Rwanda’s economic prospects for 2020 brightest in region – World Bank

An aerial view of the capital Kigali. According to Global Economic Prospects’ report, Rwanda is the only Sub-Saharan African country that is projected to grow above 8 per cent. File

The World Bank Group forecasts that the Sub-Saharan Africa economy will grow by 2.9 per cent in 2020, recovering from 2.4 per cent growth recorded last year.

In its ‘Global Economic Prospects’ report released on Wednesday this week, the institution said regional growth is expected to pick up depending on investor confidence improvement in some large economies, and energy bottlenecks ease.

 

A pickup in oil production contributes to recovery in oil exporters and robust growth continues among agricultural commodity exporters, the economic outlook indicates.

 

Among the region’s exporters of agricultural commodities, sustained strong public infrastructure spending, combined with increased private sector activity in Madagascar, Rwanda, and Uganda, is expected to continue to support output, the report’s authors observed.

 

According to the report, continued reforms to raise the productivity and competitiveness of export-oriented sectors, such as in Burkina Faso and Côte d’Ivoire, will also support output.

Rwanda with brightest prospects

Rwanda is the only Sub-Saharan African country projected to grow above 8 per cent.  

Canisius Bihira, an economist based in Kigali, asserts the 8.1 forecasted growth is within an ideal range given the trend at which the domestic economy has been growing at.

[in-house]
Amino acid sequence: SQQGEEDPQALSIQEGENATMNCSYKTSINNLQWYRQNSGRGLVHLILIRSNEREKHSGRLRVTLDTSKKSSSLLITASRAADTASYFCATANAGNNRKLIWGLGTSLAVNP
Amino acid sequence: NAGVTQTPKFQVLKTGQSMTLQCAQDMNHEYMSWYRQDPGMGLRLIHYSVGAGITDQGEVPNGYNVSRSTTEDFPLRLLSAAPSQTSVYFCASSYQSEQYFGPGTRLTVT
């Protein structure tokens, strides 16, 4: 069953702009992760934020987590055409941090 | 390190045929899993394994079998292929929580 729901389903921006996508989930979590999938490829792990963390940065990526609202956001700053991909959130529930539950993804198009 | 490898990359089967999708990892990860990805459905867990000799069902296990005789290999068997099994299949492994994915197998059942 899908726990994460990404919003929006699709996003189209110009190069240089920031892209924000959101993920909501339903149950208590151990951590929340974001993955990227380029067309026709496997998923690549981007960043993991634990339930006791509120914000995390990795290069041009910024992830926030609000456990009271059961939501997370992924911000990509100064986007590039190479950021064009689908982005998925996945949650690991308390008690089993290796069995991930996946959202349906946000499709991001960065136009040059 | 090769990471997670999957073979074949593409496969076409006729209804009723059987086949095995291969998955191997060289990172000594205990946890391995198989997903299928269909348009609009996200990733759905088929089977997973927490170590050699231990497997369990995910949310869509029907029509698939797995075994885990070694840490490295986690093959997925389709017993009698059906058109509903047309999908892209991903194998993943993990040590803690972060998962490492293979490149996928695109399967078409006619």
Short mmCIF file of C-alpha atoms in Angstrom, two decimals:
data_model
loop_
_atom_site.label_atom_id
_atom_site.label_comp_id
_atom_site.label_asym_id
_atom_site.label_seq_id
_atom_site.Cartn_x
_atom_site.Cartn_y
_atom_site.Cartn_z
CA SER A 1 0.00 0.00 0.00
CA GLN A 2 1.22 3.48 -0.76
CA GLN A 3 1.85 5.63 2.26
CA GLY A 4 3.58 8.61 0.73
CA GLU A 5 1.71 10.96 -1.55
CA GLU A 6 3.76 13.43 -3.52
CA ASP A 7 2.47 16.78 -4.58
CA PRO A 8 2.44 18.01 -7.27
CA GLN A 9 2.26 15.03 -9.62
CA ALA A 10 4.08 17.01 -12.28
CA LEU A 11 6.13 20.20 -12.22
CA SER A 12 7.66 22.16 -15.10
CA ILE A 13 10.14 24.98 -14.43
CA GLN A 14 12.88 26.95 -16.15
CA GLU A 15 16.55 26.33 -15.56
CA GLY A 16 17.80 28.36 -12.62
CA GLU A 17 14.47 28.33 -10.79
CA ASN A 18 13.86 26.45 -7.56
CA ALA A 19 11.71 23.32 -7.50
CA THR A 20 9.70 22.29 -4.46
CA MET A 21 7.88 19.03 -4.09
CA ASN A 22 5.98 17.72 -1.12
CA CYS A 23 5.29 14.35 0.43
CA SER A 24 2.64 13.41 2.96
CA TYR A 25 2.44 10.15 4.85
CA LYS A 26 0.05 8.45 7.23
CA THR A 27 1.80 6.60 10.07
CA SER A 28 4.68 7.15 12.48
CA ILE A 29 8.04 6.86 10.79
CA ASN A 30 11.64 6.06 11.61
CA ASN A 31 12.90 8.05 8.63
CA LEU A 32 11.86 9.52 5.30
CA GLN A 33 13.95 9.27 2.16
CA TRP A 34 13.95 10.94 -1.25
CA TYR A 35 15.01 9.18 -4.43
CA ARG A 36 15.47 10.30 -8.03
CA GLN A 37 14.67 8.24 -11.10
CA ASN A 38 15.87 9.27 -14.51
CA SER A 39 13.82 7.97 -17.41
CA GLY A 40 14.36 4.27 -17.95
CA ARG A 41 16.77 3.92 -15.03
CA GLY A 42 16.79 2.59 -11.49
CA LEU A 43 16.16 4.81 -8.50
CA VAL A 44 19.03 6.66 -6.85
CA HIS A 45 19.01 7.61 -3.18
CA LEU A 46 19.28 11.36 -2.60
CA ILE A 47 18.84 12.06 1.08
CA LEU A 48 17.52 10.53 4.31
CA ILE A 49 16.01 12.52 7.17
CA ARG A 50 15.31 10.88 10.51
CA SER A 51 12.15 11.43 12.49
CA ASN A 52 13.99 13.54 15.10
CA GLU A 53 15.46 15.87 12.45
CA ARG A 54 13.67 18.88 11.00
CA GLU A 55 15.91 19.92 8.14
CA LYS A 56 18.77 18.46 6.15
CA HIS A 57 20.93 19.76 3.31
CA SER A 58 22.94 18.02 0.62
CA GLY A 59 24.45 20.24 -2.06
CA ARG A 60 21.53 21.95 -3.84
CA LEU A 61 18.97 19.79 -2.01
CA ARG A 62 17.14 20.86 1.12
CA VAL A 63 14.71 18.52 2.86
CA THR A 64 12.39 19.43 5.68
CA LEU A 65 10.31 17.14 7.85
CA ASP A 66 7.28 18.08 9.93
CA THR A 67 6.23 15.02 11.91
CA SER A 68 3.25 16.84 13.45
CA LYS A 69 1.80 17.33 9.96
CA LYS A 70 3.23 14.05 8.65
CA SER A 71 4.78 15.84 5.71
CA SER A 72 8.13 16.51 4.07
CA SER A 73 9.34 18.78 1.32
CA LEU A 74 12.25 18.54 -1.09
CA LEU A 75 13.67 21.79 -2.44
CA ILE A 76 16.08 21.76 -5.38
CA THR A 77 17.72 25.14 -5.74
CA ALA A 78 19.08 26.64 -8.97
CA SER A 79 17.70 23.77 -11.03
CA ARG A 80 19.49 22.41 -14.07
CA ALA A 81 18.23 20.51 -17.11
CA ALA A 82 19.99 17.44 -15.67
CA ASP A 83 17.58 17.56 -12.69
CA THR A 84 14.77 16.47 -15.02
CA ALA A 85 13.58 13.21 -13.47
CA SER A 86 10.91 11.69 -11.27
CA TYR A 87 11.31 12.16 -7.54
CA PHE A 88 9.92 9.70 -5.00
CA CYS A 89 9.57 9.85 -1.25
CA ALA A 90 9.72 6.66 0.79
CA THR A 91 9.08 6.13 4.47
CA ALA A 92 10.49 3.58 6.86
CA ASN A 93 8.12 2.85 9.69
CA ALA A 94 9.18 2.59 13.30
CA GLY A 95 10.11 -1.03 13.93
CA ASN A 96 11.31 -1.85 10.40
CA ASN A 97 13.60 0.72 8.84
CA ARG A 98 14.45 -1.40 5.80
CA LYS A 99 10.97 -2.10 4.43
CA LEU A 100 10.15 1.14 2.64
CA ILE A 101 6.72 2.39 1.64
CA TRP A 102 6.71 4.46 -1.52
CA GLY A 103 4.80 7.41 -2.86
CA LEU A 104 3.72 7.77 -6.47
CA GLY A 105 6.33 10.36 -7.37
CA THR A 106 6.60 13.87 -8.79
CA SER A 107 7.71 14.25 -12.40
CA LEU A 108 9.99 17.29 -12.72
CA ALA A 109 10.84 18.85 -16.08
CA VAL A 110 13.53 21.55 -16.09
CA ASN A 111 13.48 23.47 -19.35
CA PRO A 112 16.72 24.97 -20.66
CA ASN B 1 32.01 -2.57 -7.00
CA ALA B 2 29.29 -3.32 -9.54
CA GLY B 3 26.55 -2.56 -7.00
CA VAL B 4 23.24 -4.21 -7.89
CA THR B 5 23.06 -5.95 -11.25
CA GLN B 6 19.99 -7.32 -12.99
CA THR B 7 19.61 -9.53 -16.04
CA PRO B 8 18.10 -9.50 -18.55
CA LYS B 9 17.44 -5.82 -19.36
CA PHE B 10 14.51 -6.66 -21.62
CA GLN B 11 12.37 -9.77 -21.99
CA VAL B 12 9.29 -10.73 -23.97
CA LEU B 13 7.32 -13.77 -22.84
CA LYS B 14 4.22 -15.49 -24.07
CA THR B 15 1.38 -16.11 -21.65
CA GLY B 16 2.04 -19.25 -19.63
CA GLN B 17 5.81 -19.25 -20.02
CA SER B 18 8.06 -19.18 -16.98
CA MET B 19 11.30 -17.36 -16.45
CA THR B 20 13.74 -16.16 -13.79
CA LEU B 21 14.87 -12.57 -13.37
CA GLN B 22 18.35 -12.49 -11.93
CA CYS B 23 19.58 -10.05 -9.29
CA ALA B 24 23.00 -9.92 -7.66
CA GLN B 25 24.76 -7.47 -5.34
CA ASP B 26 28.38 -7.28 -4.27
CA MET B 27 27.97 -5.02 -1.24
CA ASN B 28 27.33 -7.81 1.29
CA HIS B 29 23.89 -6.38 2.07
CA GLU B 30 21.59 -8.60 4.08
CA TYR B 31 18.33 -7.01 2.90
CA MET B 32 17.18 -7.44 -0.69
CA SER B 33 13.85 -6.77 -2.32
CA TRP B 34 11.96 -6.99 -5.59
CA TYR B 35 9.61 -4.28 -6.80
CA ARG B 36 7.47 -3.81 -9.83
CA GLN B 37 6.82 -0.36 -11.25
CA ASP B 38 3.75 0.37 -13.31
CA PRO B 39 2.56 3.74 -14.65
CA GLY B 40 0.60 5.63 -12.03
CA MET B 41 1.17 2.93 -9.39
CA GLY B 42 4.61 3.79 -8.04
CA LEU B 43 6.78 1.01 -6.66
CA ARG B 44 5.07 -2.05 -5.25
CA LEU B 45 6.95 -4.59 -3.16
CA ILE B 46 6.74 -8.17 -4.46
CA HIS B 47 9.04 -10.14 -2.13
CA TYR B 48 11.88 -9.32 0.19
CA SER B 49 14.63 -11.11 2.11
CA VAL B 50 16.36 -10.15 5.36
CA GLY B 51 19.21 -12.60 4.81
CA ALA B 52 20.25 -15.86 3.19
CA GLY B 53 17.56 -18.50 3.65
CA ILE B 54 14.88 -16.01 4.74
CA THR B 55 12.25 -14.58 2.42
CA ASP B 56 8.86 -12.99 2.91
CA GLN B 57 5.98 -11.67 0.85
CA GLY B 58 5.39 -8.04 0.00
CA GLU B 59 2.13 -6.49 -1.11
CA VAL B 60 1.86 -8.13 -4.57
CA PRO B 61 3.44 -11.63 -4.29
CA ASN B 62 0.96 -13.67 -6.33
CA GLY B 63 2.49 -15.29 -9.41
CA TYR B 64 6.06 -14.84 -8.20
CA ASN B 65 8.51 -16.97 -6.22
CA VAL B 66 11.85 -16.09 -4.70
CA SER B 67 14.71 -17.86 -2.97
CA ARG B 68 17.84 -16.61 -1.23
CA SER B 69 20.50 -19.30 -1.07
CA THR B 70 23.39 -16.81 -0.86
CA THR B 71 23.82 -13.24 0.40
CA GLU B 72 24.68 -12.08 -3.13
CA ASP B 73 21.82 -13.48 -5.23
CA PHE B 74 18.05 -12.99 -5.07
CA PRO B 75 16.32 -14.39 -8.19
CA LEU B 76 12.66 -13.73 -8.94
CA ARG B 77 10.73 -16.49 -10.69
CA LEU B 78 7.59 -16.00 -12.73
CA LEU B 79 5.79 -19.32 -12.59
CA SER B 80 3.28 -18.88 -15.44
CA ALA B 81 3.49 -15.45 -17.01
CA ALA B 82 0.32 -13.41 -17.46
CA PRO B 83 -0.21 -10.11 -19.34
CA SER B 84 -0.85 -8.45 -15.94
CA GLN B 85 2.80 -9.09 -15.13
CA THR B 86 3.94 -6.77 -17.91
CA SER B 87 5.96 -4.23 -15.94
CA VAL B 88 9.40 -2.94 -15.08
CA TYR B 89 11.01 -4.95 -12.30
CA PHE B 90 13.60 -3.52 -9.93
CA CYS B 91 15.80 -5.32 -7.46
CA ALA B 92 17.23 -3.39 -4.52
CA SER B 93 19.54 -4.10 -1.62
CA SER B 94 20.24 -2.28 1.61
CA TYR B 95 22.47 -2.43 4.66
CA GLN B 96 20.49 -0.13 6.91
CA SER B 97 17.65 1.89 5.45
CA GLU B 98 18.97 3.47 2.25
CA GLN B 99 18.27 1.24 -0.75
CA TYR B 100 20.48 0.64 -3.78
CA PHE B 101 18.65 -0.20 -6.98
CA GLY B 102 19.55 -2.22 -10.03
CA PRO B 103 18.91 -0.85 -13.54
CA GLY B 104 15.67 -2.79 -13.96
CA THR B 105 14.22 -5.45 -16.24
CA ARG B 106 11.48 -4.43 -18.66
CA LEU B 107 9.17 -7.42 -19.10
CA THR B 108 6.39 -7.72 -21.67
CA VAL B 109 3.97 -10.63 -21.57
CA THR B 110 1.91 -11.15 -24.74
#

The Rwandan economy grew by 8.4 per cent in the first quarter of 2019 and double-digit growth of 12.2 per cent was recorded in the second quarter (April to June).

In the third quarter, economic growth averaged 12 per cent.

Bihira thinks government extended support towards key sectors like agriculture will determine the extent to which that growth will be realised.

“The government needs to support agriculture particularly crop production and [agricultural] export services for this growth to be realised,” he noted.

Bihira added that support in the form of loans from financial institutions towards agriculture is also important to boost the economy.

Elsewhere

In Cote d’Ivoire, the economy is expected to grow at 7 per cent, Ghana’s economy is forecast to grow at 6.8 per cent followed Benin at 6.7 per cent, Uganda at 6.5 per cent, and Ethiopia at 6.3 per cent.

In Kenya, the largest economy in the East African region, growth is expected to edge towards 6 per cent.

In South Africa, growth is expected to edge up to 0.9 per cent, assuming the new administration’s reform agenda gathers pace, policy uncertainty wanes, and investment gradually recovers.

Increasingly binding infrastructure constraints, especially in electricity supply, are expected to inhibit domestic growth, while export momentum will be hindered by weak external demand.

Growth in Nigeria is expected to edge up to 2.1 per cent.

Growth in Angola is anticipated to accelerate to 1.5 per cent only if ongoing reforms provide greater macroeconomic stability, improve the business environment, and bolster private investment.

In the West African Economic and Monetary Union, growth is expected to hold steady at 6.4 per cent.

Global picture

The global economic growth projects a growth of 2.5 per cent in 2020 as investment and trade gradually recover from last year’s significant weakness, but downward risks persist, the World Bank said.

That is a slight increase from 2.4 per cent last year. That had been the weakest performance since the 2008 financial crisis and a significant slowdown from growth rates above 3 per cent in 2017 and 2018.

The bank’s revised outlook represents a downgrade from its last forecast in June when it had expected growth to be 0.2 percentage points higher this year.

The forecast also trimmed its expectation for global growth by 0.2 percentage points over the next two years to moderate rates of 2.6 per cent in 2021 and 2.7 per cent in 2022.

editor@newtimesrwanda.com

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